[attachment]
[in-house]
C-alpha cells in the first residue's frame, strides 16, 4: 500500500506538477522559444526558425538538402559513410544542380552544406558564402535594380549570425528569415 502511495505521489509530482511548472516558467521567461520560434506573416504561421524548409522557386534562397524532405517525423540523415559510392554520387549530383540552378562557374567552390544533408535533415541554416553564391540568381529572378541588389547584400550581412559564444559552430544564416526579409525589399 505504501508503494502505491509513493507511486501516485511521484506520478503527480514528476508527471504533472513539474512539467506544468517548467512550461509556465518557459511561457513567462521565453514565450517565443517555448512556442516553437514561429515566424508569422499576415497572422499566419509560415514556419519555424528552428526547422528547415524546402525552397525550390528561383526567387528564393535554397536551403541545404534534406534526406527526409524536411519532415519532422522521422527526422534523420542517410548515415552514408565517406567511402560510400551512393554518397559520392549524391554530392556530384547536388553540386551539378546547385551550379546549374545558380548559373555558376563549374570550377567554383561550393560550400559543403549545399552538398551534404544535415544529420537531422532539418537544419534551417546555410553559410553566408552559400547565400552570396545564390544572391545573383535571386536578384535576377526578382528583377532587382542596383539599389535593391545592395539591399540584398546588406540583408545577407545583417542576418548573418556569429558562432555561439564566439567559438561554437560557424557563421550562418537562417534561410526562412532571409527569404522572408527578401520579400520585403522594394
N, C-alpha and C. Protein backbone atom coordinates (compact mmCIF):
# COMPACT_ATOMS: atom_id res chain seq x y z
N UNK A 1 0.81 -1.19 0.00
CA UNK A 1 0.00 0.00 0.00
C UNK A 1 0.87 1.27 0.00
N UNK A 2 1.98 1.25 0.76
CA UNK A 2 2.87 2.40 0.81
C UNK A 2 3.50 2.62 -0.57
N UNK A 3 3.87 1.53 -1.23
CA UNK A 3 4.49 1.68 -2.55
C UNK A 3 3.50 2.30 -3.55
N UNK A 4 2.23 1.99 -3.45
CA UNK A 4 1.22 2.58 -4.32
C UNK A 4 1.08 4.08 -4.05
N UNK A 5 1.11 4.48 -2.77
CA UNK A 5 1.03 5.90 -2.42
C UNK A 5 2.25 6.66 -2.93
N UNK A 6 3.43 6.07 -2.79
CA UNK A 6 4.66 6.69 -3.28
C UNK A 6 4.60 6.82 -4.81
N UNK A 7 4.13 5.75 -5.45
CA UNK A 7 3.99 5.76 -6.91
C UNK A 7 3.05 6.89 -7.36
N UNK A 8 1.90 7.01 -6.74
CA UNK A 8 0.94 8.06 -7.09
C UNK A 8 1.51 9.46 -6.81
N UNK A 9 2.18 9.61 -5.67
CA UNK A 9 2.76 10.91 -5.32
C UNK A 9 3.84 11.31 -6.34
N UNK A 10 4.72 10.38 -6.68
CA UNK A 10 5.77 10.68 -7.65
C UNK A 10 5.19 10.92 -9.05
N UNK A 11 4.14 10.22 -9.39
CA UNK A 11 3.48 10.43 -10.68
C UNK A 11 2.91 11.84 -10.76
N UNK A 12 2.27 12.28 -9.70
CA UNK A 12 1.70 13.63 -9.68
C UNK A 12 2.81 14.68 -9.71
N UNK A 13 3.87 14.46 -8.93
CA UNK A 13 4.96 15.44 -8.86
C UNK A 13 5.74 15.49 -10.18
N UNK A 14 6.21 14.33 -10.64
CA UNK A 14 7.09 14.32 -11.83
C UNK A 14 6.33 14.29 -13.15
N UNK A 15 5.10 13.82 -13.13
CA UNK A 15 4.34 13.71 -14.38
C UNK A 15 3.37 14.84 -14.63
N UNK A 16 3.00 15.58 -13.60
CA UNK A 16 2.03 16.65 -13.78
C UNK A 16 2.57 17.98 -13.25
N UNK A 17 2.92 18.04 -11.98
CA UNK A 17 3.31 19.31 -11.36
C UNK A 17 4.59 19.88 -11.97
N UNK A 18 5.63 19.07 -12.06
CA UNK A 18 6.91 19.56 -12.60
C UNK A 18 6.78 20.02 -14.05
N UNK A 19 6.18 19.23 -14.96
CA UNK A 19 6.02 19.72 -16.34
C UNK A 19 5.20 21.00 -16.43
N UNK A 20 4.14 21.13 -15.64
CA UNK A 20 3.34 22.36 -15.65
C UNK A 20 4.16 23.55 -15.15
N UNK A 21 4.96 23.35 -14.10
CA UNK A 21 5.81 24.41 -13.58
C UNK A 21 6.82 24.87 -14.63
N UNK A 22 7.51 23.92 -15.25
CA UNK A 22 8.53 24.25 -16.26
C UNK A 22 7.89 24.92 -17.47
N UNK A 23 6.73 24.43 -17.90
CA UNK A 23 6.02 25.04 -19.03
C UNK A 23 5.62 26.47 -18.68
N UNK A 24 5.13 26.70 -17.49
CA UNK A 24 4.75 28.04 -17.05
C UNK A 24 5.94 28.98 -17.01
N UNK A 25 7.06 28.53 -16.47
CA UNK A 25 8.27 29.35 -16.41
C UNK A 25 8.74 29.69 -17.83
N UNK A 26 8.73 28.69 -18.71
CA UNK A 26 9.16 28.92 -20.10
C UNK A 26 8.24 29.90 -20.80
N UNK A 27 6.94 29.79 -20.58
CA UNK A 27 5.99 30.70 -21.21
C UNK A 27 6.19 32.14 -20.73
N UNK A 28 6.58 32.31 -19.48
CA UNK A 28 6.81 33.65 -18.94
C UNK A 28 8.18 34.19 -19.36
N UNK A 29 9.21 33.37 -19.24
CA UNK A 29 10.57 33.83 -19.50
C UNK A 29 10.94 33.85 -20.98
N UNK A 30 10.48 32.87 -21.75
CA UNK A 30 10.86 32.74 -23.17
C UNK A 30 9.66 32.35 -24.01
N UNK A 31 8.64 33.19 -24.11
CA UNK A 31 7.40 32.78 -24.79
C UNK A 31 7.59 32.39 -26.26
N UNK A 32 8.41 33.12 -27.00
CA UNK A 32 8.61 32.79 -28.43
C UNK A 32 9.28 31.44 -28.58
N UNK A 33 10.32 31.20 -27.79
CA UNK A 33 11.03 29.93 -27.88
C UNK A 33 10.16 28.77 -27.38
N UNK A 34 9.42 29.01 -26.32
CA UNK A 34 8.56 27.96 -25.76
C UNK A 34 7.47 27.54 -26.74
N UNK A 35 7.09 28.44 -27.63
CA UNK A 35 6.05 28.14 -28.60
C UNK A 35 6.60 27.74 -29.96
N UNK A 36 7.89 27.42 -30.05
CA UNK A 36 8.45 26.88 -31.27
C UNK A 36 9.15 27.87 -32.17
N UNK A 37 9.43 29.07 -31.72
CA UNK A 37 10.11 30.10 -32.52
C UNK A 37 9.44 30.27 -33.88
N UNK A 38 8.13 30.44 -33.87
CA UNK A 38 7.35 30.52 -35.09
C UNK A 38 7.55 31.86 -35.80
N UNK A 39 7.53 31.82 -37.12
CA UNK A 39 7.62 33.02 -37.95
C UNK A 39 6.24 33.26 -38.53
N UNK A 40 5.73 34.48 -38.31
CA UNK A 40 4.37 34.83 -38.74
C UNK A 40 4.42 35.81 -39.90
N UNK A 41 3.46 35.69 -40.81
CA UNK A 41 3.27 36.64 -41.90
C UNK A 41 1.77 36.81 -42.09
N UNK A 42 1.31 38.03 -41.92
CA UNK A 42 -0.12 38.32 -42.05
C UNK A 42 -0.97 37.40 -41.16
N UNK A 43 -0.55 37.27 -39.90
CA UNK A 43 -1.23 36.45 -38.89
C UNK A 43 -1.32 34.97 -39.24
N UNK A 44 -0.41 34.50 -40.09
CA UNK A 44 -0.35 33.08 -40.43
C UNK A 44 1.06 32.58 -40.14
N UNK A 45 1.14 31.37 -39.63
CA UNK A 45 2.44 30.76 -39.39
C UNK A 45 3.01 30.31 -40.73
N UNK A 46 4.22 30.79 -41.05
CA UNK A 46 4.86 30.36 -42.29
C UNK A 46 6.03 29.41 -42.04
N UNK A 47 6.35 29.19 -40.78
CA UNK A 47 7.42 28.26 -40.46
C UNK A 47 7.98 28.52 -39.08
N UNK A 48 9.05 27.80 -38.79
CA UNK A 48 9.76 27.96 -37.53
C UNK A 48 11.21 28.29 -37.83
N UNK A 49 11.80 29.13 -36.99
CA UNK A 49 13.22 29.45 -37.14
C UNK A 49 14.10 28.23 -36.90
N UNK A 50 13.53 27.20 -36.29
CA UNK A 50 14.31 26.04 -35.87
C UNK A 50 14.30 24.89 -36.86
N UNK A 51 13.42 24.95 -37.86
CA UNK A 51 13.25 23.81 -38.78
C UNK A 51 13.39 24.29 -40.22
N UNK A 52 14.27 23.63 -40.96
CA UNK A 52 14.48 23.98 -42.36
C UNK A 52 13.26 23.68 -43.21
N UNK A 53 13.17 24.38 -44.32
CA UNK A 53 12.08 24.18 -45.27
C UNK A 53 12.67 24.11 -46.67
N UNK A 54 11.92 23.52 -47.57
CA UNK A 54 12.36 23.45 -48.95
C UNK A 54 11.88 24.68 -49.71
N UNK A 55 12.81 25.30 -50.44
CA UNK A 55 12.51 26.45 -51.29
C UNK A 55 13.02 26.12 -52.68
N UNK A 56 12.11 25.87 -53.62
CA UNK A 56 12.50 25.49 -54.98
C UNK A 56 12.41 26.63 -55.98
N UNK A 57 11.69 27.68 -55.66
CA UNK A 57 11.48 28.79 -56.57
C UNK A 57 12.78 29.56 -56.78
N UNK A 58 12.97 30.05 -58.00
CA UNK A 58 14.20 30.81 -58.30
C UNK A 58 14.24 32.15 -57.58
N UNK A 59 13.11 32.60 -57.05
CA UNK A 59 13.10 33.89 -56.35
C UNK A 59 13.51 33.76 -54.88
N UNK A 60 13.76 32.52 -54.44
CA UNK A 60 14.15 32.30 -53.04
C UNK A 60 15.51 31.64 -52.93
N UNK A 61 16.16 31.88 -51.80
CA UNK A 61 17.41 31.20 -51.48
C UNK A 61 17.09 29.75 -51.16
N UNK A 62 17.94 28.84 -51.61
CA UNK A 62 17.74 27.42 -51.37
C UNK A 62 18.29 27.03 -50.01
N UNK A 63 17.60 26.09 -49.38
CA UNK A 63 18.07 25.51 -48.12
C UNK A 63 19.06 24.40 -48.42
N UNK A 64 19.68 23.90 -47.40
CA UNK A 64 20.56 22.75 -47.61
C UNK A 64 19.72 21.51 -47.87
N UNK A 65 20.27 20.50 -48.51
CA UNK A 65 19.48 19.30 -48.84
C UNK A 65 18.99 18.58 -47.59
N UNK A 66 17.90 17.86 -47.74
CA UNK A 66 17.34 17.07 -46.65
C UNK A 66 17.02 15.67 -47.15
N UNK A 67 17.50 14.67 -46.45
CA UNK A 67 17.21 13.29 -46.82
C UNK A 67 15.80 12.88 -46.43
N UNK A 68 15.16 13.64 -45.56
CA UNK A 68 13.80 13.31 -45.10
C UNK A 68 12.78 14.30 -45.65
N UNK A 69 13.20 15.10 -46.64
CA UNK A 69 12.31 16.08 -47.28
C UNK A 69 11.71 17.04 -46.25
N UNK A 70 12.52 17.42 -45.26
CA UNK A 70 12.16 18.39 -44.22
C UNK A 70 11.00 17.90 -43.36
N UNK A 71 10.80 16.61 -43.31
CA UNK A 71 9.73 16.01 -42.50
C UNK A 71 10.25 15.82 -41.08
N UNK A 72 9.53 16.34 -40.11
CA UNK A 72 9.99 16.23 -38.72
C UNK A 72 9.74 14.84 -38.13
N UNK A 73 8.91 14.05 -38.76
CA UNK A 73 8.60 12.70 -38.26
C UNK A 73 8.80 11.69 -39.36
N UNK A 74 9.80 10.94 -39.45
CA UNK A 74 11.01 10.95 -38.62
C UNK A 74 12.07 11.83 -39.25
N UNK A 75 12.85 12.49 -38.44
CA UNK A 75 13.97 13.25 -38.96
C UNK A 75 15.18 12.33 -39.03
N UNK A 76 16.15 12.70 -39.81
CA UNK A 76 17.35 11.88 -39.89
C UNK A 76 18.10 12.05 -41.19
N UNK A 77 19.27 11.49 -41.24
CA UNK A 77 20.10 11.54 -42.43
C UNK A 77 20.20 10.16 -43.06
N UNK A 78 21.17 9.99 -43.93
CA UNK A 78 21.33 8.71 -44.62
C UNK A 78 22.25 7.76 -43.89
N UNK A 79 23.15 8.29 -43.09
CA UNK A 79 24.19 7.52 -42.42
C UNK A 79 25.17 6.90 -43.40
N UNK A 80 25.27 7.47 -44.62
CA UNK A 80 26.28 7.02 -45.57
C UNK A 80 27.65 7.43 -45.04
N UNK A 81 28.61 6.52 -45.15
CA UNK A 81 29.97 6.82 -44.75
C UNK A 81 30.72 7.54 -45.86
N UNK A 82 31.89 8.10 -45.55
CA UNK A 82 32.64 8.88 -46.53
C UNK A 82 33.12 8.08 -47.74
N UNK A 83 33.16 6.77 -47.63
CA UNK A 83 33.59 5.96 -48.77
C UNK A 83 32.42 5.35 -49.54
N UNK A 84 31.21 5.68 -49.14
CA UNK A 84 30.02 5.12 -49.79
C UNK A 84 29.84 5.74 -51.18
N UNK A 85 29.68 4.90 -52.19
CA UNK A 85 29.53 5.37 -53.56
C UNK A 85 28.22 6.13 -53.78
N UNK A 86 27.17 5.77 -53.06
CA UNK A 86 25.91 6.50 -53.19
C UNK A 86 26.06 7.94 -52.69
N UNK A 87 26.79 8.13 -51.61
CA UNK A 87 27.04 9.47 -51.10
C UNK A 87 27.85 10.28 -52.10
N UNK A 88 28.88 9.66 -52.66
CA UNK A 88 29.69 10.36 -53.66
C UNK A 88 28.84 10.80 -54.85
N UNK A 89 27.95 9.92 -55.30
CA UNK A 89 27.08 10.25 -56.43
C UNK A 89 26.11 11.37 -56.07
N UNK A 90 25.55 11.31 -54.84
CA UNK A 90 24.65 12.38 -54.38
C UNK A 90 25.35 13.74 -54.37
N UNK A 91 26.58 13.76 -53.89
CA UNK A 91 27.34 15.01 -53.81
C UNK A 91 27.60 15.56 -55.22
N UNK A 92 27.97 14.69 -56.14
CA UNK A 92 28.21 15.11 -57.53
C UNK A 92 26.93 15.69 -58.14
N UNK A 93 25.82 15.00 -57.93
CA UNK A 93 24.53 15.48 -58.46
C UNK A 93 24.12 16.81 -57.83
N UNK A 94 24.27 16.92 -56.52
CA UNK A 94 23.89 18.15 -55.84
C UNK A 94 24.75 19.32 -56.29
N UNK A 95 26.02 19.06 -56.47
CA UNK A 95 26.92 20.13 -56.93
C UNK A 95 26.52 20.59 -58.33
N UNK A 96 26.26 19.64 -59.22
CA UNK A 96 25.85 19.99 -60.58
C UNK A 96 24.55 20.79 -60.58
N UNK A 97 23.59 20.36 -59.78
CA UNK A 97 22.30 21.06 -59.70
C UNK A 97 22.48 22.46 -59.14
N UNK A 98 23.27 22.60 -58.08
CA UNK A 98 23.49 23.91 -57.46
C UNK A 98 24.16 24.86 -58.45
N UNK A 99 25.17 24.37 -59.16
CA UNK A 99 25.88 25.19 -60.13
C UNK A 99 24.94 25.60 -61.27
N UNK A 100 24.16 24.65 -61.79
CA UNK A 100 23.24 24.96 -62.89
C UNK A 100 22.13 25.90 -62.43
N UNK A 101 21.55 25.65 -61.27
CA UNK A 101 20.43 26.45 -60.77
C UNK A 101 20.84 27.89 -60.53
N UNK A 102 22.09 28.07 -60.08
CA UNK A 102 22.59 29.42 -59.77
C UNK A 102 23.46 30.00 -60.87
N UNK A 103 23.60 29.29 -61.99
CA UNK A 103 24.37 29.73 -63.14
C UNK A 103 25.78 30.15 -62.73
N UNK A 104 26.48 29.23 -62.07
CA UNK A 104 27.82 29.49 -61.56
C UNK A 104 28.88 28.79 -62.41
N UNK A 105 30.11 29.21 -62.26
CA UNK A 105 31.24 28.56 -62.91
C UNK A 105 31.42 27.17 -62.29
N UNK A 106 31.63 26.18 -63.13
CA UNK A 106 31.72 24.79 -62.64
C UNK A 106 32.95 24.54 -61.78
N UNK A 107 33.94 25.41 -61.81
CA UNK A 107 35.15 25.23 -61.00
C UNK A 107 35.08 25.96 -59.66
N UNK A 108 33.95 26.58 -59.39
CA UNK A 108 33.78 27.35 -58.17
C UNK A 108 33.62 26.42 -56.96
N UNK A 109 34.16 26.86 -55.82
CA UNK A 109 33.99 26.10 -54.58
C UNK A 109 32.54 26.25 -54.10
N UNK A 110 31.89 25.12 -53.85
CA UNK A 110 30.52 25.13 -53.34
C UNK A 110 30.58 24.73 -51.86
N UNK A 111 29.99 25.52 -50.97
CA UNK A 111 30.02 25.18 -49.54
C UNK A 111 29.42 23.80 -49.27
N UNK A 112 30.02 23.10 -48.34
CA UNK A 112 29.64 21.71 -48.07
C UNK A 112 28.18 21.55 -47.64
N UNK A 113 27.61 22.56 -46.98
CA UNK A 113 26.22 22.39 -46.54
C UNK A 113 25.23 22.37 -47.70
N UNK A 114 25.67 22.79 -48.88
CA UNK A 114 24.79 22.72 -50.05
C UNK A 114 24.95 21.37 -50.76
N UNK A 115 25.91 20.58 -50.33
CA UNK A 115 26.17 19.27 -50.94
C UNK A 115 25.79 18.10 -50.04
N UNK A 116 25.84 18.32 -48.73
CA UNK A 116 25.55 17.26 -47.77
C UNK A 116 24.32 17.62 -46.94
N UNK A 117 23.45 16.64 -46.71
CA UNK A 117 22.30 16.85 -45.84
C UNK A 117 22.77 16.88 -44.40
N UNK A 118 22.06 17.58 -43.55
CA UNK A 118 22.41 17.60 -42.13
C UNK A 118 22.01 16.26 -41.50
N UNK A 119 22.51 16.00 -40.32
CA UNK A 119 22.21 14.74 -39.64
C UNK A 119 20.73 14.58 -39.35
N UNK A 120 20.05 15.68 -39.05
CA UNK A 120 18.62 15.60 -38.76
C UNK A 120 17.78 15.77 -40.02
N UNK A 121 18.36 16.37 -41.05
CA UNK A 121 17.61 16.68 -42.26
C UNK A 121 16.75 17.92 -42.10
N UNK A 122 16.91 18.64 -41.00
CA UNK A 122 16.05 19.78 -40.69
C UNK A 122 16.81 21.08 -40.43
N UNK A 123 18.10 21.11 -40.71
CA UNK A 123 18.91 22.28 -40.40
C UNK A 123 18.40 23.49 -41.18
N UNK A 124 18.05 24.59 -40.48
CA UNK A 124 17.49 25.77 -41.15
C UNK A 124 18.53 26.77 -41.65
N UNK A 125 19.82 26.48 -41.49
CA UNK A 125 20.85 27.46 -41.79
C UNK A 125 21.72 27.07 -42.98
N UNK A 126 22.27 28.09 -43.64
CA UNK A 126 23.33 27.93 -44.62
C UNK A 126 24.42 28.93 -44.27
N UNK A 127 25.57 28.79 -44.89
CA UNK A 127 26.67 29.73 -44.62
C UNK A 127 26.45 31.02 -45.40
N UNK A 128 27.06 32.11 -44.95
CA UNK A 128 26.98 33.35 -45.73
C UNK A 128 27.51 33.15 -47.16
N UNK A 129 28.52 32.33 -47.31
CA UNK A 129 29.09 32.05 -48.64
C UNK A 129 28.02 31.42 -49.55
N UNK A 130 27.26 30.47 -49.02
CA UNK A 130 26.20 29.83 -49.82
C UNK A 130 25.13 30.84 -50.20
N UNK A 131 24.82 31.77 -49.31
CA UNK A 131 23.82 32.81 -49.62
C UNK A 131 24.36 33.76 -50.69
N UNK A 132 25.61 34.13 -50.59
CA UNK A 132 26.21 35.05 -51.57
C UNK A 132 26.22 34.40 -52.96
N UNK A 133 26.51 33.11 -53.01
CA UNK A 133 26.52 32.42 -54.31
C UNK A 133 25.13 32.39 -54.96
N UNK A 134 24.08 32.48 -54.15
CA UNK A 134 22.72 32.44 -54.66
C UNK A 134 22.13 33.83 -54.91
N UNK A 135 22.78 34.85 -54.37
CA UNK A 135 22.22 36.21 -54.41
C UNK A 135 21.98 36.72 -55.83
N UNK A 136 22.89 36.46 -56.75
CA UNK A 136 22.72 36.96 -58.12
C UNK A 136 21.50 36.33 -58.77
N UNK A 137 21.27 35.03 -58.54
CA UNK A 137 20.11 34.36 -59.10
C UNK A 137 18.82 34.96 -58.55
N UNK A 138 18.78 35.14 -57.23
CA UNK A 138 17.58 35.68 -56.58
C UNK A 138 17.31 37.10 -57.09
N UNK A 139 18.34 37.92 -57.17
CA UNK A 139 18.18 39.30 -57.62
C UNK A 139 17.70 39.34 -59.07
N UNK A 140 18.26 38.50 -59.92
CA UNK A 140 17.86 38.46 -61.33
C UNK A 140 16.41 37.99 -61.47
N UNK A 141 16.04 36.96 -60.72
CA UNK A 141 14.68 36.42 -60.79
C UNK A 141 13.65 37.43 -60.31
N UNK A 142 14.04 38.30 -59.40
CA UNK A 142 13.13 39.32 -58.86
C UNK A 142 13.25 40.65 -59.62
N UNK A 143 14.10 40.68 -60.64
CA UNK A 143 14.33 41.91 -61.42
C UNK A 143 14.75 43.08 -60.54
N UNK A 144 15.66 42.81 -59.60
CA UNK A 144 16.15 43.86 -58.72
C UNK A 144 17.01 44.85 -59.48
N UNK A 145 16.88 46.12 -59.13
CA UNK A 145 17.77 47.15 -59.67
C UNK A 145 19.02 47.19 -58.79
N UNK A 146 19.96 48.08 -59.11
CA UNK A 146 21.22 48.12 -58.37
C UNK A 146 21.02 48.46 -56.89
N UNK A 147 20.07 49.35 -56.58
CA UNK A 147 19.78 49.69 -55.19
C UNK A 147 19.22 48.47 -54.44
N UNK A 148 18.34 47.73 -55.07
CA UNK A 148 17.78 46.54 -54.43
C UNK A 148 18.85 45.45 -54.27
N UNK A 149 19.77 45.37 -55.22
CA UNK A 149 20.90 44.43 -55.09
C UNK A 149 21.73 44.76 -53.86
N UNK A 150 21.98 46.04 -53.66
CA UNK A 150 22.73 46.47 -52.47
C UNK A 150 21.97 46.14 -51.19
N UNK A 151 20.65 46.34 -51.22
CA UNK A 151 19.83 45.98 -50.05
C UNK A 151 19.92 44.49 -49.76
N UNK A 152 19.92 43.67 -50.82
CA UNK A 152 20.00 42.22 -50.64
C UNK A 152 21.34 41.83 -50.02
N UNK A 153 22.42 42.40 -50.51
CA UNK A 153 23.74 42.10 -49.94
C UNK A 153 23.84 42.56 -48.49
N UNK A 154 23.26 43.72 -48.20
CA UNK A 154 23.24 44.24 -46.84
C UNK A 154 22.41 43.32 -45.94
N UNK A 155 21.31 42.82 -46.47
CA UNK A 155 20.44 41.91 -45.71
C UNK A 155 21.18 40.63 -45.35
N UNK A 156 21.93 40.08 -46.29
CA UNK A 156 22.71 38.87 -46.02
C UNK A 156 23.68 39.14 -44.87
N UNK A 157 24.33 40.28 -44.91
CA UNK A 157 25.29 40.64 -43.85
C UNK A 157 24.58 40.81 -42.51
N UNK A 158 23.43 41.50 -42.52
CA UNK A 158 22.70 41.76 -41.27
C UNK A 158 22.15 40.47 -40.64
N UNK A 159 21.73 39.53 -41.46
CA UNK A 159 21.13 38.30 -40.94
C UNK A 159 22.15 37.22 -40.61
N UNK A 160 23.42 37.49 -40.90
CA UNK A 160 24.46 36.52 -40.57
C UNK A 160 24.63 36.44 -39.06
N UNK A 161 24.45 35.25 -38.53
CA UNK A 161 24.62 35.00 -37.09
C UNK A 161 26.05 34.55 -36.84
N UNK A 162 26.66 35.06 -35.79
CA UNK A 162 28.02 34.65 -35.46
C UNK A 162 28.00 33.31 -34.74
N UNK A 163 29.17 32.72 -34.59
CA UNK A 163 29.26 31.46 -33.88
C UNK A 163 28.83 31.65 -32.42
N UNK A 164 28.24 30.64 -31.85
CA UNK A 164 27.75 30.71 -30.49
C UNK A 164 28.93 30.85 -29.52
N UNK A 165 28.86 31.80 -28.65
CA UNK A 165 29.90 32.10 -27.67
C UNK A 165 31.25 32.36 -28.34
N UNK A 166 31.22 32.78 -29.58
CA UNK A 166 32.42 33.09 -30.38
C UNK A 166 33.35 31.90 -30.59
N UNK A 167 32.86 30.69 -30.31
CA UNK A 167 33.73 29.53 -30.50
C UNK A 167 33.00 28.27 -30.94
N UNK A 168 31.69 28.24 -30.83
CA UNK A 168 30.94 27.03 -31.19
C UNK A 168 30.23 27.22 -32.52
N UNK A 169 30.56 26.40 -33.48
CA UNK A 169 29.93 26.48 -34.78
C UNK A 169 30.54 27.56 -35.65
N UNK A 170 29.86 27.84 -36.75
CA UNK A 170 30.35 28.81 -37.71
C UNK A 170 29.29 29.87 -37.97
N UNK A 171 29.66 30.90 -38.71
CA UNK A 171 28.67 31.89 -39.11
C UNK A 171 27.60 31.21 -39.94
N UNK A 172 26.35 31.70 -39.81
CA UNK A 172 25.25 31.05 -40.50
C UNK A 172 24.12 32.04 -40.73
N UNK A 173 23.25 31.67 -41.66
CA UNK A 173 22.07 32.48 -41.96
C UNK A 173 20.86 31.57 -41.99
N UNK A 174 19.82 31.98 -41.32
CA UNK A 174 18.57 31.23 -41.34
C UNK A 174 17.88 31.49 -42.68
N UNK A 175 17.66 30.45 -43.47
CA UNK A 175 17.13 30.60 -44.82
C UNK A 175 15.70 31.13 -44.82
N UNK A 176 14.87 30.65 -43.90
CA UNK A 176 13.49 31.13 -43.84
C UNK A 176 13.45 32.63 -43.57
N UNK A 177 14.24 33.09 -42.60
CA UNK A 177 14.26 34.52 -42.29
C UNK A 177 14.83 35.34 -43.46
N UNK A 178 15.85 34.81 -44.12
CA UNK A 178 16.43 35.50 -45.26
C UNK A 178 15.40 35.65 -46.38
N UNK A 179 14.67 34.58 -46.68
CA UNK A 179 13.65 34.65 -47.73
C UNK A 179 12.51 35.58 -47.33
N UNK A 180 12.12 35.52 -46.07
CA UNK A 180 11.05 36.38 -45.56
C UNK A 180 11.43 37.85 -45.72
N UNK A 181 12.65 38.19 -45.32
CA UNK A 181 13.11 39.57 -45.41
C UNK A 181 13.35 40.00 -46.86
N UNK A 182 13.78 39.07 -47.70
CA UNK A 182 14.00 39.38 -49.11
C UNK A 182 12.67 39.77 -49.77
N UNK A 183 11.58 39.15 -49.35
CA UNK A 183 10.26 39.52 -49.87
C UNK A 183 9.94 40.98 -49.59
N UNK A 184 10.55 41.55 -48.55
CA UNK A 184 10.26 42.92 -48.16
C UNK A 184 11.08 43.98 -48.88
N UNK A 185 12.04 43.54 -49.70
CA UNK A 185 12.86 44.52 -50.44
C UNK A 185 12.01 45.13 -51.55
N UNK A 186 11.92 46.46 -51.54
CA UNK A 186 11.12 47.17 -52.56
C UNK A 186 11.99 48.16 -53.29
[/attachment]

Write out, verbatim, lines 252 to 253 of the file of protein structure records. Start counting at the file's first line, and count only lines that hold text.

CA UNK A 83 33.59 5.96 -48.77
C UNK A 83 32.42 5.35 -49.54